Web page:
Lifelong learning could be nipped in the bud under university changes
Australians like to learn. According to data provided by the Australian Bureau of Statistics (ABS), last year alone an estimated 2.9 million people were enrolled in formal study. Approximately 1.2 million of these students were working towards a bachelor, master or even a doctoral degree at one of Australia’s universities.
Although most students around campus are in their teens or twenties, there is a growing cohort that has largely been left out of the discussion so far. They are the ones who attend evening classes or study online. And when they are not with their nose in a book there is a good chance they are at work or looking after the kids. They are officially known as ‘mature-age students’, although I would rather call them ‘achievers’: hardworking men and women who refuse to resign themselves to their fate but rather roll up their sleeves and improve their knowledge and skills to advance their careers and ultimately advance the nation.
And their numbers are steadily rising. According to the same ABS data, more than 17 per cent of all university students are now aged 35 and over. It’s no coincidence that online education providers such as Open Universities Australia (OUA) have grown considerably over the past few years. In fact, they are so successful that higher education providers are jumping on the bandwagon by offering online courses under their own banner. As an online tutor of more than five years, I have had the privilege of teaching many adults who realise that lifelong learning is the key to success. Lifelong learning is the future – or at least should be.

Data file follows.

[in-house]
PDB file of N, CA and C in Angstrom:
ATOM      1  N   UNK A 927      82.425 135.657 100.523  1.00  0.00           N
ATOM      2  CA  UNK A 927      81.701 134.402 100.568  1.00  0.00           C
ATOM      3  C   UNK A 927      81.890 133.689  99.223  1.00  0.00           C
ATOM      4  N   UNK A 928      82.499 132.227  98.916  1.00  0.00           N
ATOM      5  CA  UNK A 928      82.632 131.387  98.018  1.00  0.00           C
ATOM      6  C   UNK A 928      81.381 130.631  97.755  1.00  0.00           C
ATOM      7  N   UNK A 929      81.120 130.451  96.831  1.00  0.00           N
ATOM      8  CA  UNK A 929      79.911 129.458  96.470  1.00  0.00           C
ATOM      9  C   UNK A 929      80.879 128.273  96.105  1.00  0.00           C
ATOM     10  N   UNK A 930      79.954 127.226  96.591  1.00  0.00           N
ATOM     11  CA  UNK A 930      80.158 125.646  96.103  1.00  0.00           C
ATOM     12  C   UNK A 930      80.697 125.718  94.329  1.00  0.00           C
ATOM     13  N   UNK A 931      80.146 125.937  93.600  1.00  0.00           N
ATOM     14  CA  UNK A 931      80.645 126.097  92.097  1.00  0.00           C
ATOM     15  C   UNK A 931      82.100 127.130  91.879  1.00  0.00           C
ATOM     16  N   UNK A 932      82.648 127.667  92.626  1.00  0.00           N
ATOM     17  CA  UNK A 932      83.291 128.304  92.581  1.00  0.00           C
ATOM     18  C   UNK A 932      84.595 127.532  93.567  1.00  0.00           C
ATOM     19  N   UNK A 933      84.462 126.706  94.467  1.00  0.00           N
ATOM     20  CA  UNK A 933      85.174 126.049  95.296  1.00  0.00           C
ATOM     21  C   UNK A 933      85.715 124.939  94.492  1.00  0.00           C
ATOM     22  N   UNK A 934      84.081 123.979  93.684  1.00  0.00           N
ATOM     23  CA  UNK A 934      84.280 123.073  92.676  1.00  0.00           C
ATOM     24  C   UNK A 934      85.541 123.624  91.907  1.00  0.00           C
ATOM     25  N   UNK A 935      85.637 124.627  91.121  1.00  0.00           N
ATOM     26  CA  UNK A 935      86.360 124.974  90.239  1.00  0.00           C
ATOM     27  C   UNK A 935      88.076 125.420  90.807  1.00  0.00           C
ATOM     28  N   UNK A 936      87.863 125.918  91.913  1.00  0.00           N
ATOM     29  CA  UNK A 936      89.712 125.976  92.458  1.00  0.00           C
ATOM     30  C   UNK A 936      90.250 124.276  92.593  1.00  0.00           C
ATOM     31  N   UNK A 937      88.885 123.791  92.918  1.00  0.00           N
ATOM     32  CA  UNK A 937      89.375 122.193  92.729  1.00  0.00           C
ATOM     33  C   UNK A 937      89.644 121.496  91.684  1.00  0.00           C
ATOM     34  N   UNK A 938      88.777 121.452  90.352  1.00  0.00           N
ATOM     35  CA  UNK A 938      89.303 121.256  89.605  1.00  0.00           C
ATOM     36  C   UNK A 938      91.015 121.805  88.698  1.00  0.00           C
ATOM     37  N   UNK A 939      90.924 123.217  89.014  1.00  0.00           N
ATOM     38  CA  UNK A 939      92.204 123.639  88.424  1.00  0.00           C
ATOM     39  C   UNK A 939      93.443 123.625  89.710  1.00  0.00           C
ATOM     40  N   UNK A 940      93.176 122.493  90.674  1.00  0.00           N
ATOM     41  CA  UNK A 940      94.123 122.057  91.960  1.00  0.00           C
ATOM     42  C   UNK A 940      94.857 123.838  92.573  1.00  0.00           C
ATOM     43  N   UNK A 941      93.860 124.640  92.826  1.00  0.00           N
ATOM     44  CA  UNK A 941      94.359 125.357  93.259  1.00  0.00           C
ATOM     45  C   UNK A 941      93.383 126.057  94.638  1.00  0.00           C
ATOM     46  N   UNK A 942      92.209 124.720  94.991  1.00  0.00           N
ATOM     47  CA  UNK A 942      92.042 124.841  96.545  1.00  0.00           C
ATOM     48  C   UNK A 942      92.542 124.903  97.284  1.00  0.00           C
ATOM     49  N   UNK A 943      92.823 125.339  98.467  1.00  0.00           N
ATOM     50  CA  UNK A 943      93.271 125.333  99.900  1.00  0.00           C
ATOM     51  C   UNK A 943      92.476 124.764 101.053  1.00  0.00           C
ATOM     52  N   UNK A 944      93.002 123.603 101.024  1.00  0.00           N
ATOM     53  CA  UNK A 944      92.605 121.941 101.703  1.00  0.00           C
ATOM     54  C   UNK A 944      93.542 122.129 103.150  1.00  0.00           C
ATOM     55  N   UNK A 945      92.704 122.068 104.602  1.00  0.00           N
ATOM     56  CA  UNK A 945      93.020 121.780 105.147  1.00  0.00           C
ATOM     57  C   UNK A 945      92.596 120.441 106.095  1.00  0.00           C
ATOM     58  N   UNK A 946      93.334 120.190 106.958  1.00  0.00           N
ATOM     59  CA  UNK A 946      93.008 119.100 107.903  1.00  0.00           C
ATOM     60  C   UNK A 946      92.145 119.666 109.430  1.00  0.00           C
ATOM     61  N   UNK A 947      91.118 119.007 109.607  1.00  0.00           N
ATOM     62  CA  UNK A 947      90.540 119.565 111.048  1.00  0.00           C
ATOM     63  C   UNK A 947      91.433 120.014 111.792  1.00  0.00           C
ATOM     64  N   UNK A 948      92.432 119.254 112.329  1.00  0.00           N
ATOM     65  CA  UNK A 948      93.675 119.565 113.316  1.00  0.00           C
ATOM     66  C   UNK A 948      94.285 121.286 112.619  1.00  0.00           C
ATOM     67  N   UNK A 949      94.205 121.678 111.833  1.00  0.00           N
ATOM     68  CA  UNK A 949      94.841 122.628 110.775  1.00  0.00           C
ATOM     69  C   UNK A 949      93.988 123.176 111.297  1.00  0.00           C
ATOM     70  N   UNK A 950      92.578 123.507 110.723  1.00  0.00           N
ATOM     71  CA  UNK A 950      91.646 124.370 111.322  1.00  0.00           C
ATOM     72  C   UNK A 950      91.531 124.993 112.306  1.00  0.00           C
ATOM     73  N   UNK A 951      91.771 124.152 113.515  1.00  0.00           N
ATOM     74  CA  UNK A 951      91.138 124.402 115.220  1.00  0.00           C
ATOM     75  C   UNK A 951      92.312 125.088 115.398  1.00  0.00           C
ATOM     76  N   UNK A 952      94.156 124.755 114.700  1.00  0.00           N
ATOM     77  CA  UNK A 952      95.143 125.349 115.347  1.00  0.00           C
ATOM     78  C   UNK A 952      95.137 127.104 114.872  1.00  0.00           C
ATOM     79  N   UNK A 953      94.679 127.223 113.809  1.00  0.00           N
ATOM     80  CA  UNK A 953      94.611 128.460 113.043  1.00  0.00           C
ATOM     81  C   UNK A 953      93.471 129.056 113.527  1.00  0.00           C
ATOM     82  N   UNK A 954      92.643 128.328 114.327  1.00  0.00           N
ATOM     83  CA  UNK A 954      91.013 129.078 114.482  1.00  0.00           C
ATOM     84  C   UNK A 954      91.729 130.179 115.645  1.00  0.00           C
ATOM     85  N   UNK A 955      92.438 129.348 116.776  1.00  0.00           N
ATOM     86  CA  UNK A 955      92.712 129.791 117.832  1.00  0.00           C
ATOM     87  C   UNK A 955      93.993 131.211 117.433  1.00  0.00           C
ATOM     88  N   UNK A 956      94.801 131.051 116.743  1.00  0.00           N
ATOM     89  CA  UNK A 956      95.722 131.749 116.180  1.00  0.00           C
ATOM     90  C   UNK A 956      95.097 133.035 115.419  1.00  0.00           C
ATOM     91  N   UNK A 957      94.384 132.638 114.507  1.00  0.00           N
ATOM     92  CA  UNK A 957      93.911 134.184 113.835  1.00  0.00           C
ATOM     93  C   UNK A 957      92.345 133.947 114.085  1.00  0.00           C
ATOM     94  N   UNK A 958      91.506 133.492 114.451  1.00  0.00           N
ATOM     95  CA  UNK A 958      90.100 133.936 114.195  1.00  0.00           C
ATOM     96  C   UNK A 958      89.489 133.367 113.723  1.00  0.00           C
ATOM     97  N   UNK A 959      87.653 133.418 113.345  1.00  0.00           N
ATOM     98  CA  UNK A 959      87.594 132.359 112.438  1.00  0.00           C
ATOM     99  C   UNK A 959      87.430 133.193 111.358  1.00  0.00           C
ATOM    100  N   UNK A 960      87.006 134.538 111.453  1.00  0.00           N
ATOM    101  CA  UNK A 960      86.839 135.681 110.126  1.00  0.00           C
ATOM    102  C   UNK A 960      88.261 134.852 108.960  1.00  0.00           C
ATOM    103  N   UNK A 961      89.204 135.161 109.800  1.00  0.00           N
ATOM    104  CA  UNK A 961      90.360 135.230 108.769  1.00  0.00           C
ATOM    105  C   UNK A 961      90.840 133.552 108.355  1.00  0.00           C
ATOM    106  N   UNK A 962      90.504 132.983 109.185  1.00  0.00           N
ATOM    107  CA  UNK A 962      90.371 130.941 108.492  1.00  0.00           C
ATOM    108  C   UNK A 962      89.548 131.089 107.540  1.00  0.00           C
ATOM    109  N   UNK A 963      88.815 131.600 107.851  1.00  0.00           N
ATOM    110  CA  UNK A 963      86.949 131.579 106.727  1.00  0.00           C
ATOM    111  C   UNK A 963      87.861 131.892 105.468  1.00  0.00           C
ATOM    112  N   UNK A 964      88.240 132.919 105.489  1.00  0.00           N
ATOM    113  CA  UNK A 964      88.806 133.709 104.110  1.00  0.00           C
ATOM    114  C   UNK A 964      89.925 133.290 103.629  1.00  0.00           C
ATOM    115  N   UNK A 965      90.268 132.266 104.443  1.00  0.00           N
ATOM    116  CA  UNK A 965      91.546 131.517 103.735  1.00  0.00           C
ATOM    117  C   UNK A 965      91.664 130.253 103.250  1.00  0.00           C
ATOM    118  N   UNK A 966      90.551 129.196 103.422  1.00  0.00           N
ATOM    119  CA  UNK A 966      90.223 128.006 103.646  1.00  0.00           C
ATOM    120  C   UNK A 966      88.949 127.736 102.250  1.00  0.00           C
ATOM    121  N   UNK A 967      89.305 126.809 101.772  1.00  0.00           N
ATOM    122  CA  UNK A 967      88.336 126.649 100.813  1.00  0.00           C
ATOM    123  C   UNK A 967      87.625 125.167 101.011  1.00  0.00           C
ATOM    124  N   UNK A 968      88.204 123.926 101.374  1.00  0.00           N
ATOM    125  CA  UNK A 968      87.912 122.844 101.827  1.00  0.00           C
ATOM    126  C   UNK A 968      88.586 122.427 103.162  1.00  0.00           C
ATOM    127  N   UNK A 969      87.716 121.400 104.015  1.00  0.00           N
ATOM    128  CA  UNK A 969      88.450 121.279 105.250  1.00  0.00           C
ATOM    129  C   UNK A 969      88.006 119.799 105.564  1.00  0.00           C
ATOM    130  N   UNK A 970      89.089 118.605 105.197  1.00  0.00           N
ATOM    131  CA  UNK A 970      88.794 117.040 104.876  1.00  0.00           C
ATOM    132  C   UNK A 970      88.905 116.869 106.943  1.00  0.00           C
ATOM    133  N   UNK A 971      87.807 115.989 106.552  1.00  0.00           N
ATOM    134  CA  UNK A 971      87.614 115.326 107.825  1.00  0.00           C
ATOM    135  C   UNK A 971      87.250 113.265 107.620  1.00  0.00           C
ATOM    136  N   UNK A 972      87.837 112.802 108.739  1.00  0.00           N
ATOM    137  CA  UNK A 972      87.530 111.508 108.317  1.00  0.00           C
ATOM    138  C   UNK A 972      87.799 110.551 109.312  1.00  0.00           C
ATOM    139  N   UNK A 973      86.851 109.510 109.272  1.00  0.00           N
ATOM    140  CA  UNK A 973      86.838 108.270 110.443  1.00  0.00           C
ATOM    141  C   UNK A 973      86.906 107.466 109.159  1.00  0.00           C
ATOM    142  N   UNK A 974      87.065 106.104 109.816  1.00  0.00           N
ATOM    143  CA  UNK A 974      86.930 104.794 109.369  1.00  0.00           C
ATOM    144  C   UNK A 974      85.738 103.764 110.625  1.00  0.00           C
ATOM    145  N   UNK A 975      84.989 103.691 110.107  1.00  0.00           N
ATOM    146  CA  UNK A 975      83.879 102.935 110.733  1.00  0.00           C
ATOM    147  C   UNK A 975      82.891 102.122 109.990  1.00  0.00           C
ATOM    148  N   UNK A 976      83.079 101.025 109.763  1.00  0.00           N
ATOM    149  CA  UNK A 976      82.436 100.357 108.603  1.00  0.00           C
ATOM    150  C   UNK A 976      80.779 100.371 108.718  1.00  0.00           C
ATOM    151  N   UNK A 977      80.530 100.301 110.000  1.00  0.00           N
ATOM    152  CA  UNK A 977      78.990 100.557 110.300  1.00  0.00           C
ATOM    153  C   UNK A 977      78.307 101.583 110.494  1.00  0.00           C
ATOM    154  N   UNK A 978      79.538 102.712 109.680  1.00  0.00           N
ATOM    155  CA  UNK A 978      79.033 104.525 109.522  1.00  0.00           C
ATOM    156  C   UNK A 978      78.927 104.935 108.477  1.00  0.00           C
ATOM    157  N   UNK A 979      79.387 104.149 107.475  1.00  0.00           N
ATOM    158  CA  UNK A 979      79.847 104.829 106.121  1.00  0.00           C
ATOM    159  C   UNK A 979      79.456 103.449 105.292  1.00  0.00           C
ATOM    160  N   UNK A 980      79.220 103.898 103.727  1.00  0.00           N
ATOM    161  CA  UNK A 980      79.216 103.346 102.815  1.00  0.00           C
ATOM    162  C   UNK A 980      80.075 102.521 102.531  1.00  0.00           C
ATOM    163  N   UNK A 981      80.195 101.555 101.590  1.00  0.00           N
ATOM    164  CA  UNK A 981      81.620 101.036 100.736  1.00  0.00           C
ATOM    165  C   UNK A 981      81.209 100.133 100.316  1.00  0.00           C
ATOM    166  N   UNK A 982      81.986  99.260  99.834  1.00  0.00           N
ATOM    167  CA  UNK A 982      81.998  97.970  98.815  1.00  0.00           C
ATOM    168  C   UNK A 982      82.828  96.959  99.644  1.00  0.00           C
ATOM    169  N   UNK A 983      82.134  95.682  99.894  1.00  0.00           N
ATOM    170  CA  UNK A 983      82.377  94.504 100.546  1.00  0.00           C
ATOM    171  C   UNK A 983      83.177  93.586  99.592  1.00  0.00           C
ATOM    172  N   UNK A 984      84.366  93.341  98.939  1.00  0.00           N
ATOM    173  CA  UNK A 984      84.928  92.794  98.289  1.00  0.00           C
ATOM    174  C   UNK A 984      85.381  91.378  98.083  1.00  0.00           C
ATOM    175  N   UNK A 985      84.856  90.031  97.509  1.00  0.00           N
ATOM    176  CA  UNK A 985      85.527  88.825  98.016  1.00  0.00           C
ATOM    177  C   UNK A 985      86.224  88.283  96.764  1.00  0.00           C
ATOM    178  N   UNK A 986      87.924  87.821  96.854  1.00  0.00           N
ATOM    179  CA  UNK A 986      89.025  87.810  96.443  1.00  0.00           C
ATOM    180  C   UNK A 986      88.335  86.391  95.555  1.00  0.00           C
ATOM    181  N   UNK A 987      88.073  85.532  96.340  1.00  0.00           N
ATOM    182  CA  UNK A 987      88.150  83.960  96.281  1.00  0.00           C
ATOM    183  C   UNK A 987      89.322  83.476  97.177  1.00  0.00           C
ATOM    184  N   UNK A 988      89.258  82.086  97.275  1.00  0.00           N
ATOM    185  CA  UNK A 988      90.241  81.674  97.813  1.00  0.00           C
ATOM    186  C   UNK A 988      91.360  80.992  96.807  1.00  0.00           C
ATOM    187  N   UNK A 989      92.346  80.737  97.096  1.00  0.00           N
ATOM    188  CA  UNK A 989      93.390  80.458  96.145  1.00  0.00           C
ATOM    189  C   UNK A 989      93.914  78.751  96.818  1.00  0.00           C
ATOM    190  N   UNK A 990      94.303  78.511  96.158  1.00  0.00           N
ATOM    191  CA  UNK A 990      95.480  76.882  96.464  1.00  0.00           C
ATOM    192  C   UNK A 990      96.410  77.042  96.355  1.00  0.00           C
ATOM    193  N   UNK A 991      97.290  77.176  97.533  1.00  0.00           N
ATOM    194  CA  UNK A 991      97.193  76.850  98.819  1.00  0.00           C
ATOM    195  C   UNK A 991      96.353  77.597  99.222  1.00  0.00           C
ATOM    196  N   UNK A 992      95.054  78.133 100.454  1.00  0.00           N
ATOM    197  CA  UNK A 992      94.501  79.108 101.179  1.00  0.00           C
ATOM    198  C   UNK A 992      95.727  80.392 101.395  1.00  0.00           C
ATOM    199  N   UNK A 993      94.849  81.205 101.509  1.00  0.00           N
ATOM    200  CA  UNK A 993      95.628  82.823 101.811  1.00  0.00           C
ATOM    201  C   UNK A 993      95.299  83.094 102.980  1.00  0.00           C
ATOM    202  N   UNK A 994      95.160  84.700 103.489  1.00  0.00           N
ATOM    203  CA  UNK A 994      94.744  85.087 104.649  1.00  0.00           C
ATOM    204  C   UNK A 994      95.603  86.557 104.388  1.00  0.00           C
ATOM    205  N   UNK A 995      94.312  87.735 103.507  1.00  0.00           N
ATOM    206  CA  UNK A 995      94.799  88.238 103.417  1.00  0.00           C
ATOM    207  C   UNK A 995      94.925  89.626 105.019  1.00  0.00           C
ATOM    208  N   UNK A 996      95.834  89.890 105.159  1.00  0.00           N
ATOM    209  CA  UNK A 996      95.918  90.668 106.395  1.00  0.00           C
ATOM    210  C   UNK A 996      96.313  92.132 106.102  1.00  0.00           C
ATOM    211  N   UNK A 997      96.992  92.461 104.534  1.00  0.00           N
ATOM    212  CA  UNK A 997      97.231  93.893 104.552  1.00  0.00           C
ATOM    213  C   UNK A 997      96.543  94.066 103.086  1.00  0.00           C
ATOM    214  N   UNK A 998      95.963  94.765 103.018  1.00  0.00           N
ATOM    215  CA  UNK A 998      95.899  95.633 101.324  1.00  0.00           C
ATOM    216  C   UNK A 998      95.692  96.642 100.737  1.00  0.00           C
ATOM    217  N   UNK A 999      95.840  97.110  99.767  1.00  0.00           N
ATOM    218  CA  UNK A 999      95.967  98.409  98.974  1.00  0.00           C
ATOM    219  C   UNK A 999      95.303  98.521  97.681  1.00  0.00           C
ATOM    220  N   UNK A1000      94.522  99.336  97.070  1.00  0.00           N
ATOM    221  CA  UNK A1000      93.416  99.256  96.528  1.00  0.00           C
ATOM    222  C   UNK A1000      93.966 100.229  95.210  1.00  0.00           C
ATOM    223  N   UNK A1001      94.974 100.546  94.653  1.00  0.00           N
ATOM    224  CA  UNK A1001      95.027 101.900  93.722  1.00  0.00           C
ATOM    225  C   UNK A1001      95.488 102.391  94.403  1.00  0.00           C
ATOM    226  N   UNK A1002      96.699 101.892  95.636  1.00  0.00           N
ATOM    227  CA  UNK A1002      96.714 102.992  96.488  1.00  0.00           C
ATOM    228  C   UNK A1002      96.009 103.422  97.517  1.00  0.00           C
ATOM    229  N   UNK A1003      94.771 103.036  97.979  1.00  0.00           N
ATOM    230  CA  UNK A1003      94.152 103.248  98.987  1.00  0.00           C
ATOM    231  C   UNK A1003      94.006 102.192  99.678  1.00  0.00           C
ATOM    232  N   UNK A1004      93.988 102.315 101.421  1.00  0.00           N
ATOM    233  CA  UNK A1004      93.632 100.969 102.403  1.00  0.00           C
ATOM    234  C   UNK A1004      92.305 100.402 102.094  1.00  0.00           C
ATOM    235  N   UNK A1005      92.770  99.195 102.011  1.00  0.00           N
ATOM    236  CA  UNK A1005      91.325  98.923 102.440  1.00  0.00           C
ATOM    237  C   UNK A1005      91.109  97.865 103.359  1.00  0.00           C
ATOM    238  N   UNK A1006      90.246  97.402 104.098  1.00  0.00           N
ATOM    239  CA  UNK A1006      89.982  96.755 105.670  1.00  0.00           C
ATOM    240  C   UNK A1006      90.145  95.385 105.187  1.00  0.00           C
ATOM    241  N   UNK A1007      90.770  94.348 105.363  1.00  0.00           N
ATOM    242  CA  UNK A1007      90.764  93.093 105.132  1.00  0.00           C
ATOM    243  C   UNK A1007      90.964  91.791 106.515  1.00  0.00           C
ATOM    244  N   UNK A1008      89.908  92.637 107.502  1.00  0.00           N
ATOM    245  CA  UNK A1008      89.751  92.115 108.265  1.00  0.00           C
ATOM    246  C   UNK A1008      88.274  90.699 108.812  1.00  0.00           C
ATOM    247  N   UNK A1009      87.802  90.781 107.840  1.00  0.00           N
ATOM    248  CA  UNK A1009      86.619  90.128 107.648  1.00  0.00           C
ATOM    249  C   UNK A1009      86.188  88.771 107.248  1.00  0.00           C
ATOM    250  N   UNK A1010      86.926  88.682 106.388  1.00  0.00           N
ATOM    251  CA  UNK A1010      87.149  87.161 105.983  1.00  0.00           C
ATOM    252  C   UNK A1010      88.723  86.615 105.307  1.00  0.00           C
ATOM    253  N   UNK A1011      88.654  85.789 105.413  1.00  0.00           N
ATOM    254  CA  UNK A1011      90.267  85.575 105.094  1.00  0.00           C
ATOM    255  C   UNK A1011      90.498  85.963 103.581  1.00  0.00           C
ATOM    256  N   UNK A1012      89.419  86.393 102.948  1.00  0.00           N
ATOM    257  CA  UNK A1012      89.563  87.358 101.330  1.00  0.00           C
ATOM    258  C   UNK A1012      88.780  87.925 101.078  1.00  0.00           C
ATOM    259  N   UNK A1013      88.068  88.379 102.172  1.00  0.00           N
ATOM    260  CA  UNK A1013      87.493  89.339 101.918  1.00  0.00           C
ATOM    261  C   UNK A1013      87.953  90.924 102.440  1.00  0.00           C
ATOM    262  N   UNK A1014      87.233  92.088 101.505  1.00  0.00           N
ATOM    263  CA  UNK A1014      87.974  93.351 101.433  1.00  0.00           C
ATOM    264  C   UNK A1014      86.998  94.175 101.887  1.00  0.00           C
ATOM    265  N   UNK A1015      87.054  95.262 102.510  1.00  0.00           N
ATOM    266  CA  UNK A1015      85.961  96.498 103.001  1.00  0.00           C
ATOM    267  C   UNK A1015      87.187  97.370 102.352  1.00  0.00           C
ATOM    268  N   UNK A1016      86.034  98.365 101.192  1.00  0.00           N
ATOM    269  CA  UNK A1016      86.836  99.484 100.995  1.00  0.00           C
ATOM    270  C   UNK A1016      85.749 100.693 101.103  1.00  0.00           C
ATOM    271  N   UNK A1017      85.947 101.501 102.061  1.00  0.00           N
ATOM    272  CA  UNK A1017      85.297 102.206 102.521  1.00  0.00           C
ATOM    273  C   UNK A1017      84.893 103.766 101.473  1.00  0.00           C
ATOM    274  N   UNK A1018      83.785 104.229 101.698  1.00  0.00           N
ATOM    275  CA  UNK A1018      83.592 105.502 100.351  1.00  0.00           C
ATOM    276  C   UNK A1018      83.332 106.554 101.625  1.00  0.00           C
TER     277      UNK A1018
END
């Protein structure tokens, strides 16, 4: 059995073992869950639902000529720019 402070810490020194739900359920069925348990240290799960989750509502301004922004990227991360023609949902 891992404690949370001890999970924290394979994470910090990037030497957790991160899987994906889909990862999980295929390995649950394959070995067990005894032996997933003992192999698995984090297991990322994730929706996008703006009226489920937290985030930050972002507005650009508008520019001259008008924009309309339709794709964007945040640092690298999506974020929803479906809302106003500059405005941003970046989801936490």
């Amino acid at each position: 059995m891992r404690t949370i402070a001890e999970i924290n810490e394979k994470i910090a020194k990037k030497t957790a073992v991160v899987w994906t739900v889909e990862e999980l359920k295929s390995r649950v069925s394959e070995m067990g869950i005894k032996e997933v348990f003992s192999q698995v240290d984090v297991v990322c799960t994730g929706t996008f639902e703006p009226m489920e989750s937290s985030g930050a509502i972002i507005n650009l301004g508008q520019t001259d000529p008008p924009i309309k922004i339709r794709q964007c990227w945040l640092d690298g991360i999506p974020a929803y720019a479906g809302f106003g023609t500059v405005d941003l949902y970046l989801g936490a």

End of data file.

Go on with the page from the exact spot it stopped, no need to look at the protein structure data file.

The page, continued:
Changes to higher education funding proposed by the Abbott Government as part of the 2014 Federal Budget could very well throw us back into an era that would put true liberals to shame. Abbott plans to slash funding for university courses by 20 per cent and expose students to potentially large increases in their debts with the removal of all caps on the fees universities can charge. Even the Prime Minister himself admits he can’t guarantee that prices won’t double. Sure, you can always take out a HECS-HELP loan. But with interest rates of up to of 6 per cent this is hardly of any consolation. The prospect of a mountain of debt will make not only school-leavers but also many adults think twice before they enrol at university, whether online or on-campus. Any ambition to upskill will simply be nipped in the bud. You can spend your money only once after all.
As the Abbott Government is making it more difficult for ordinary Australians to obtain a university degree, they not only blatantly betray long-standing liberal principles of equality and opportunity for all, they also show a concerning lack of foresight. Studies by the Organisation for Economic Co-operation and Development (OECD) confirm that lifelong learning is vital to a prosperous nation, socially and economically. It provides people with essential tools for personal development, social integration and participation in the global economy. Australia is no exception. With a workforce that will now be expected to work up till 70, Australia needs to ensure that their knowledge and skills are always up to date.
The Abbott Government may think they are doing the nation a favour by cutting higher education funding but they may be shooting themselves in the foot. People who lack the knowledge, skills and courage to move on are likely to stay in the same job for too long. Consequently, the labour market will stiffen and competitiveness stalls. Tony and his classmates should probably do their homework again.